It was just the right fit.

“Free the Girls was a great idea, beneficial, easy to do,” said Erica, 32, the Belleville mother of a 3-year-old daughter and 2-year-old son. “Moms don’t have much free time. You meet yourself coming and going. It makes you feel good about helping out. It was something to do to give back to others. Everyone has tons of bras in the back of drawers. What do you do with them?”

Sara Belvin, 34, mom of three, donated nursing bras.

“I figured I was done having babies. They need to go to someone who can use them. I heard about this. This is where they have to go. It’s a really good cause. I feel like women should be entitled to wear bras even when they don’t have money or live in poor areas.”

Sara Robertson, Swansea, 35, mom of two, looked through her bra surplus.

“I didn’t know what to do with them. To donate and help someone, it was the perfect great cause. I brought eight.”

Bras on hangers hung from the stroller of sleeping 7-week-old Lainey Prince. They belong to her mom, Kelly Prince.

“I didn’t know if I had anything to give,” said Kelly, of Belleville. “Then, I started looking through drawers. Oh, yeah. I had some things.

“It’s such a small gesture, but obviously makes a big impact.”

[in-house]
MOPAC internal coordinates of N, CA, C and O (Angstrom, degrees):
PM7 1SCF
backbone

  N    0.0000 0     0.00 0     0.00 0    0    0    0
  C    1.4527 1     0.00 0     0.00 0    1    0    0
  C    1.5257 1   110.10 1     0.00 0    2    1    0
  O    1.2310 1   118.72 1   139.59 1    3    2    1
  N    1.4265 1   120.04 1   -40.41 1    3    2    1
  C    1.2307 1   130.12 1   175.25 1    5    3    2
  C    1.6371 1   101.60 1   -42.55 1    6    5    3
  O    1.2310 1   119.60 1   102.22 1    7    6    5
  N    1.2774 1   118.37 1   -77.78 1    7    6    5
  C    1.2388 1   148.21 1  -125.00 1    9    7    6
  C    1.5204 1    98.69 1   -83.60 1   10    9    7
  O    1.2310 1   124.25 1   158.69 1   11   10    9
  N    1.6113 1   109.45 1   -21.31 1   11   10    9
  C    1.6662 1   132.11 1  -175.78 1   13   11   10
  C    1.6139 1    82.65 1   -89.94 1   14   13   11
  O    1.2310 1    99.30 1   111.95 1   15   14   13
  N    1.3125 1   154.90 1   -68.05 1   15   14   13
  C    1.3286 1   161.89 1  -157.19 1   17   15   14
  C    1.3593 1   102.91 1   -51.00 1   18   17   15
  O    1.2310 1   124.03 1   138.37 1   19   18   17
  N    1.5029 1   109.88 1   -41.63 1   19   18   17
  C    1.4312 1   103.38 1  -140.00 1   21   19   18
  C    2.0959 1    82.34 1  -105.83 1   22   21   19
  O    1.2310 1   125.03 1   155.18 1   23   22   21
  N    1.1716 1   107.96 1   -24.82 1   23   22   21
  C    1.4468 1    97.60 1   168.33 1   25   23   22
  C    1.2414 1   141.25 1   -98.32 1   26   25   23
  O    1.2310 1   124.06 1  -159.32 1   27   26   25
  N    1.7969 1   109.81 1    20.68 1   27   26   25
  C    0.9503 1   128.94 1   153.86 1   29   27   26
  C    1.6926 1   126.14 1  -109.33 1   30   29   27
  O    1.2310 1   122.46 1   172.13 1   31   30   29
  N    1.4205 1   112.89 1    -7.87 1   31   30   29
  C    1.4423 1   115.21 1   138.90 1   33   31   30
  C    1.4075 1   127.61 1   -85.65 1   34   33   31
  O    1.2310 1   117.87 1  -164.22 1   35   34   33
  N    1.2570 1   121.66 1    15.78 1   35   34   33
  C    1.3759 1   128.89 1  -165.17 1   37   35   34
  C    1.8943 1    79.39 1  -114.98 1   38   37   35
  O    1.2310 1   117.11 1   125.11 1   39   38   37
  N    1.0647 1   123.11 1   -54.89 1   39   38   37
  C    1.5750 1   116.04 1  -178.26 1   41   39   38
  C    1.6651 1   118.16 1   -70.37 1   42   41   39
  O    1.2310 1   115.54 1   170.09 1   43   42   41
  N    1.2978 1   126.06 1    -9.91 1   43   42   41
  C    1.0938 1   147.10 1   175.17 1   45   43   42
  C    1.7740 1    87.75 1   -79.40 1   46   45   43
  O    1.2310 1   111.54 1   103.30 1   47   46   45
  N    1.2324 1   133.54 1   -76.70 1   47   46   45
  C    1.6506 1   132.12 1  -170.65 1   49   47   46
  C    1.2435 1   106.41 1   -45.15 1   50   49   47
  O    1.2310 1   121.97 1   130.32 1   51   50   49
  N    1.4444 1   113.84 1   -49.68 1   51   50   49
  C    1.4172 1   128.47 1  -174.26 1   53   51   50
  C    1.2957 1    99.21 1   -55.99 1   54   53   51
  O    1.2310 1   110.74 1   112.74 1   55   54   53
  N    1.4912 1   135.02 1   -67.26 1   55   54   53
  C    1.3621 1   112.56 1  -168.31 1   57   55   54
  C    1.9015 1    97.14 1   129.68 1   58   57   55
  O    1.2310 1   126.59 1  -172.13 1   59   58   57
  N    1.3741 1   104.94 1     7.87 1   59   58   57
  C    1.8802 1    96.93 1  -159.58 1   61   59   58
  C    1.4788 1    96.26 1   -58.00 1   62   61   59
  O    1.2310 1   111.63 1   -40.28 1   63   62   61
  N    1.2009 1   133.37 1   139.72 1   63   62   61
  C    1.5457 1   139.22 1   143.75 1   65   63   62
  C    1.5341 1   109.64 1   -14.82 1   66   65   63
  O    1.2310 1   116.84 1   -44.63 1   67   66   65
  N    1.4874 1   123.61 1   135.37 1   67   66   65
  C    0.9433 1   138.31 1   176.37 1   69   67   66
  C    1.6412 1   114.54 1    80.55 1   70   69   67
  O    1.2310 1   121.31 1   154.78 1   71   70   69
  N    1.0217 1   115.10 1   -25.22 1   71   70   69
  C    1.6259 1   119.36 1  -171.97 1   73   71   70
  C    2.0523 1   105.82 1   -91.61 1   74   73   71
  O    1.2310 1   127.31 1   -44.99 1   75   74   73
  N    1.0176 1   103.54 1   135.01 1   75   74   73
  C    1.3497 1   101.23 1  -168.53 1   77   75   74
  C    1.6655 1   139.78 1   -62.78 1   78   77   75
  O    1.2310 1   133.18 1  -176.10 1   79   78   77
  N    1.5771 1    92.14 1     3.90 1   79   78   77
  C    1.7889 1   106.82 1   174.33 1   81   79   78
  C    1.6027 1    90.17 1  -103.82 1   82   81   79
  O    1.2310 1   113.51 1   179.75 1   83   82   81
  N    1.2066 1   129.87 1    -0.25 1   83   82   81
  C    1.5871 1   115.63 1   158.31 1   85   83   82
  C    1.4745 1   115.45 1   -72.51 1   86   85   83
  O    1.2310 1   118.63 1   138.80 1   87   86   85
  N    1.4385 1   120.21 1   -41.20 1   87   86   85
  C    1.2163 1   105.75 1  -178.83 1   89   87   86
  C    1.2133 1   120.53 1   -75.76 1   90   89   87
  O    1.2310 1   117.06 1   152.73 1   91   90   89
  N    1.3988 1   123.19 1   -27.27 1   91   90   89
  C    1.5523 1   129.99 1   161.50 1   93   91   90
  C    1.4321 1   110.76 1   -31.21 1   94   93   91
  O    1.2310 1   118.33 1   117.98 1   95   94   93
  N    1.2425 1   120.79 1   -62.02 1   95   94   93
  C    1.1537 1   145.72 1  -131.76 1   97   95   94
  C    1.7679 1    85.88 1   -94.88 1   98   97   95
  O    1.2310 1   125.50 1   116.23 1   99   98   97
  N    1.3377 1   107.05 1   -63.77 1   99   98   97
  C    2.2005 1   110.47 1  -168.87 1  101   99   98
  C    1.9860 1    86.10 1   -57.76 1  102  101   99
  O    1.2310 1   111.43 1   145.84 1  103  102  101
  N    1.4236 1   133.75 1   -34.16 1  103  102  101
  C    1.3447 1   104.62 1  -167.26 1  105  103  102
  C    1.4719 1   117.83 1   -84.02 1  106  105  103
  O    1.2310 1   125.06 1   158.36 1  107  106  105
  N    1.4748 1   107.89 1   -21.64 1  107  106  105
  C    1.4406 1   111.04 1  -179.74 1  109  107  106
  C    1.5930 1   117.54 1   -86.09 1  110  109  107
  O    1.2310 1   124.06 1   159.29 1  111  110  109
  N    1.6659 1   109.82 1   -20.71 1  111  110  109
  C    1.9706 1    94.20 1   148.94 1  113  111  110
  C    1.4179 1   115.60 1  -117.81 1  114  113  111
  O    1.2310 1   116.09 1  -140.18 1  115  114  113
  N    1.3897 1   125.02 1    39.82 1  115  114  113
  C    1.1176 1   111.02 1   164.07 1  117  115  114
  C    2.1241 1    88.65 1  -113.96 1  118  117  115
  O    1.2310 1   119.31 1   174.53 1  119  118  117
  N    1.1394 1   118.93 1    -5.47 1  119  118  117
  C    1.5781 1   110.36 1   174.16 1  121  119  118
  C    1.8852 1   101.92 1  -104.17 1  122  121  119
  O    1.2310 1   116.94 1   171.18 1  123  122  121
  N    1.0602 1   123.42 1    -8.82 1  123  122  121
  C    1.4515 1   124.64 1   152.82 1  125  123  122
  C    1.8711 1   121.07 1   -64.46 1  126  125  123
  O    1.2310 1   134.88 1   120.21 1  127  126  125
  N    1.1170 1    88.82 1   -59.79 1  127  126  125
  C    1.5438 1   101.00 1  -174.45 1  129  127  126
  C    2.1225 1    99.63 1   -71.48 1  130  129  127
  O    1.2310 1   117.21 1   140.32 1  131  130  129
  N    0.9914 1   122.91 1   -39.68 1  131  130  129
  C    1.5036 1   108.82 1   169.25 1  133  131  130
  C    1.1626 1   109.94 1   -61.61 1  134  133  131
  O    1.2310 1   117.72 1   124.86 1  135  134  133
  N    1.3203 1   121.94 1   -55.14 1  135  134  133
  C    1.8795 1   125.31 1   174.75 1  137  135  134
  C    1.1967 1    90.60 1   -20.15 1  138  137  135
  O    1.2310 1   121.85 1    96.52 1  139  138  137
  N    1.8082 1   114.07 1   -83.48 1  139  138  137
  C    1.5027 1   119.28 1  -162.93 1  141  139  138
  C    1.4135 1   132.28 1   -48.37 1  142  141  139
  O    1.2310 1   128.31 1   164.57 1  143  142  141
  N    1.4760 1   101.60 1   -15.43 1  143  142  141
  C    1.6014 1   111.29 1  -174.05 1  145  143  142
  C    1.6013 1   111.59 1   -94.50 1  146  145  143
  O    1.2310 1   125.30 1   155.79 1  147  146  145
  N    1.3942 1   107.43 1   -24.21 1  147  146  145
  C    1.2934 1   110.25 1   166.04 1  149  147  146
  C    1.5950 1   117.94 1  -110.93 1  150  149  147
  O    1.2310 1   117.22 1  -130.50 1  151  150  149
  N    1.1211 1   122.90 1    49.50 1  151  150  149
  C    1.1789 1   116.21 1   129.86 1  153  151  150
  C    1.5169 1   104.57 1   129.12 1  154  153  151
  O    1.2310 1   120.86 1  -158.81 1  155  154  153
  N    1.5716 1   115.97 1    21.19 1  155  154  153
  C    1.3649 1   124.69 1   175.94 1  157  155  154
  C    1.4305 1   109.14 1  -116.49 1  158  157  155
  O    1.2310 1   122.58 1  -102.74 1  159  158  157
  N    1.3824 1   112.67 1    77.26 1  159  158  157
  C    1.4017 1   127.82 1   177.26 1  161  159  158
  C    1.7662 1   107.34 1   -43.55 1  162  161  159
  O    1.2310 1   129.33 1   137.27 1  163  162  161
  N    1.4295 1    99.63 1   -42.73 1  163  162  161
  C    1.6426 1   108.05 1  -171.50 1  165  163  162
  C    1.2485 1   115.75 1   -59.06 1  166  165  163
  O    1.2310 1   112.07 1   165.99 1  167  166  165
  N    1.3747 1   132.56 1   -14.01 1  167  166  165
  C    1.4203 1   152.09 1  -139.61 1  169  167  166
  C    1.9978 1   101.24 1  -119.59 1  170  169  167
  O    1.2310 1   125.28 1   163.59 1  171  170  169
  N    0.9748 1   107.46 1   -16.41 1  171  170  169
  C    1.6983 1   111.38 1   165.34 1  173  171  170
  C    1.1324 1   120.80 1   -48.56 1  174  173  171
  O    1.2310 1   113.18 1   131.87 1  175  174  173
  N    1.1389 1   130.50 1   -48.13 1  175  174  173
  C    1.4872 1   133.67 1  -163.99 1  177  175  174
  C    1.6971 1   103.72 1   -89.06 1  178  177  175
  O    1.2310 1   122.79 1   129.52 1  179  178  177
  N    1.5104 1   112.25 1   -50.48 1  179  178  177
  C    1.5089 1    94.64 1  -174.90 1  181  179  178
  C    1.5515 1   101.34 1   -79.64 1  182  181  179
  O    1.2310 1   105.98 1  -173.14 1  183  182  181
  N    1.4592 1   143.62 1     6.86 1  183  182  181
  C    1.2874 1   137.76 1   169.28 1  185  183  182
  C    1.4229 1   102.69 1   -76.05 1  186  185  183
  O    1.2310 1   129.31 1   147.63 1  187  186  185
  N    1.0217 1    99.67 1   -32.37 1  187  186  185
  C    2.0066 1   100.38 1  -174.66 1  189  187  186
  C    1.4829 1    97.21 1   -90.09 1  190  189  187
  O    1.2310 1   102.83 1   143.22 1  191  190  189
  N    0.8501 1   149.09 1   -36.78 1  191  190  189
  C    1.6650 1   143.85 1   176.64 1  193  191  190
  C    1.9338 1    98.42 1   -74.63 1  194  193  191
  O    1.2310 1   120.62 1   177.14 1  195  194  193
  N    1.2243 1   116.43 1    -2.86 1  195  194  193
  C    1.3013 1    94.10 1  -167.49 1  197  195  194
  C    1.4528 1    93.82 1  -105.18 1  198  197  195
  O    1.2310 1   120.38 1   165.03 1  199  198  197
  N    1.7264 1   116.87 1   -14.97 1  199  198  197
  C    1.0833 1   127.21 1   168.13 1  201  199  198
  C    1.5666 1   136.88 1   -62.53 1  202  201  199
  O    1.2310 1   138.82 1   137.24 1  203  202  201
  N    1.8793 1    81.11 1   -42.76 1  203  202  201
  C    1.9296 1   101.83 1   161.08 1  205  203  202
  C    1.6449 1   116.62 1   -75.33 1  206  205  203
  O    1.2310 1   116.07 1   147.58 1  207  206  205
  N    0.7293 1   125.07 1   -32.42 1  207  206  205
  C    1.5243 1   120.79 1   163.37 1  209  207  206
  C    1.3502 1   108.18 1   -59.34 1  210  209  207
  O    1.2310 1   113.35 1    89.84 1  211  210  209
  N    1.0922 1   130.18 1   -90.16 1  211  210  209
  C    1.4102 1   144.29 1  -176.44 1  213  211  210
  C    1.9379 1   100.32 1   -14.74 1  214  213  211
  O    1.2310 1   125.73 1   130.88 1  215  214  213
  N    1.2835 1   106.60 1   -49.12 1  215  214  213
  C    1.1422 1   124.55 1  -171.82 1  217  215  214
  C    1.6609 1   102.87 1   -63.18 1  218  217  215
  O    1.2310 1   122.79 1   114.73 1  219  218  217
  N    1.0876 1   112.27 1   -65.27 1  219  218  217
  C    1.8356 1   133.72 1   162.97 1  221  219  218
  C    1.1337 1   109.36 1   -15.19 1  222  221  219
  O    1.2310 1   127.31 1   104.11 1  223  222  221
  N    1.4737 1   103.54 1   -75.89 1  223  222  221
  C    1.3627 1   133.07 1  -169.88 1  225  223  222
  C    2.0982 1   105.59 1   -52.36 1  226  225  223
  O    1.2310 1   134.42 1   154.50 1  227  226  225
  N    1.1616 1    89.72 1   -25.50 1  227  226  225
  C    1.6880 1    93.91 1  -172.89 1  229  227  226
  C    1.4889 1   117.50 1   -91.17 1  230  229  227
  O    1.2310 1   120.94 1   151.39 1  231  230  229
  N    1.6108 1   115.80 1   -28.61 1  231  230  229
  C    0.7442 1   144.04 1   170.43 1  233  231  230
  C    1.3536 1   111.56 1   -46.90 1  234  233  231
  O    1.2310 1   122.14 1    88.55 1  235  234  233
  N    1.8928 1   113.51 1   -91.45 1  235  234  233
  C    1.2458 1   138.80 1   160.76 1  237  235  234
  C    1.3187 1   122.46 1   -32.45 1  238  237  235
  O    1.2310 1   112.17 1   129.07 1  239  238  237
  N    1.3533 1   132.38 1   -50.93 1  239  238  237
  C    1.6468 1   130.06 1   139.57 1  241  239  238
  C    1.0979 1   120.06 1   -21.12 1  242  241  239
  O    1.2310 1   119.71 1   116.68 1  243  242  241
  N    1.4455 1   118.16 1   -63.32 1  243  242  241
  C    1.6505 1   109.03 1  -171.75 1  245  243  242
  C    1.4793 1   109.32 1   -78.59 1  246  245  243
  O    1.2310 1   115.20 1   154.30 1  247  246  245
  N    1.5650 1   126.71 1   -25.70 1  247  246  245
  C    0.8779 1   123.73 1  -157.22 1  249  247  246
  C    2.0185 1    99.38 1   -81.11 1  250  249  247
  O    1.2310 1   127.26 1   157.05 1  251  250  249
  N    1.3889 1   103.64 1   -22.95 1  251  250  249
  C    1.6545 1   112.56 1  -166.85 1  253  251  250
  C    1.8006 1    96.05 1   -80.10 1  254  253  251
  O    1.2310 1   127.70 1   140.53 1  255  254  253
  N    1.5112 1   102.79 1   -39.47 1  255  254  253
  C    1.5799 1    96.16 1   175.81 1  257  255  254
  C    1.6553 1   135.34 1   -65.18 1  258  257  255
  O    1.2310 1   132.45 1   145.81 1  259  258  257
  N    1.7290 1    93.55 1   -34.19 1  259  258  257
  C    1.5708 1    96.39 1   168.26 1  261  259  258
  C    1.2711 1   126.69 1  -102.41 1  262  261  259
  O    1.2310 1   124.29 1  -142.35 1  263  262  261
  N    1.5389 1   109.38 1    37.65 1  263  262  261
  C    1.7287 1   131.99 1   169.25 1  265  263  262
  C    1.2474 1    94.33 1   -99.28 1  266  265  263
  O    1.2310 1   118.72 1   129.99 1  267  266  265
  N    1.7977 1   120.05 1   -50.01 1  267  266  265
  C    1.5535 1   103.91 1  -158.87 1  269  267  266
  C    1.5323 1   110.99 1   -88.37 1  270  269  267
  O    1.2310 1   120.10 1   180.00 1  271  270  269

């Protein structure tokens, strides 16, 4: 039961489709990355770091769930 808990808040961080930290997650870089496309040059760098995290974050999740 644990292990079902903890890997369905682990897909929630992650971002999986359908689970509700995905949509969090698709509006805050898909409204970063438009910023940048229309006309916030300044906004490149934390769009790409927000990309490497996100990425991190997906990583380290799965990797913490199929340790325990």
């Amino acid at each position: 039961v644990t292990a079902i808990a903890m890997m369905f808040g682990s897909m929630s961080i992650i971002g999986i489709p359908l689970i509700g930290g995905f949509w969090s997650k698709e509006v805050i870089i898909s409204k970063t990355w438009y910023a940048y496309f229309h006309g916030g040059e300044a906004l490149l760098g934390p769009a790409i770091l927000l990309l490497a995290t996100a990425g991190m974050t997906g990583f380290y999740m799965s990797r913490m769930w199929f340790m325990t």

Maureen Houston: 618-239-2664, @mhouston15

Mothers of Preschoolers (MOPS)

  • Who can join: Anyone who is a mom or who is expecting.
  • What it is: Local chapter of an international program.
  • What to expect: Breakfast, fellowship with others, interesting speakers, crafts. Children are cared for in the church’s Creation Corner.
  • Option: Women at church take care of children during meeting.
  • When they meet: 9:30 to 11:30 a.m. the first and third Tuesday of the month from September through May. There’s also an evening group that meets from 7:30 to 9 p.m.
  • Where: 339 Frank Scott Parkway East, a few blocks east of Illinois 159 in Fairview Heights
  • Interested? See Christ United Methodist Church MOPS on Facebook. “You can just show up,” said Erica Kniffen. “The first month is free. Come in and see what it’s about.”
  • Annual fee: $50
  • Number in their group: 51 during the day; 65 if you include the evening group

Free The

  • What it is: A nonprofit organization that works to provide jobs to survivors of sex trafficking in developing countries by helping them set up micro enterprises selling bras. Through the collection of bras in Western countries, the nonprofit educates people and organizations about the scourge of human trafficking worldwide.
  • How to donate bras: Hold a Free The Girls bra drive fundraising event. Bring them to a local drop-off location or mail directly to Free The Girls, 1552 Pioneer Trail, Chesterton, IN 46304. To help cover program costs, please consider donating $1 — or as they like to call it, “a buck and a bra.”
  • Closest drop-off site: Living Word UMC, 17315 Manchester Road, Wildwood, MO 63038, 314 974-0846. Contact: Kim McGee, There is a bin set up in the church; hours are Monday-Thursday 9 a.m. to 3 p.m. and Sunday 9 a.m. to noon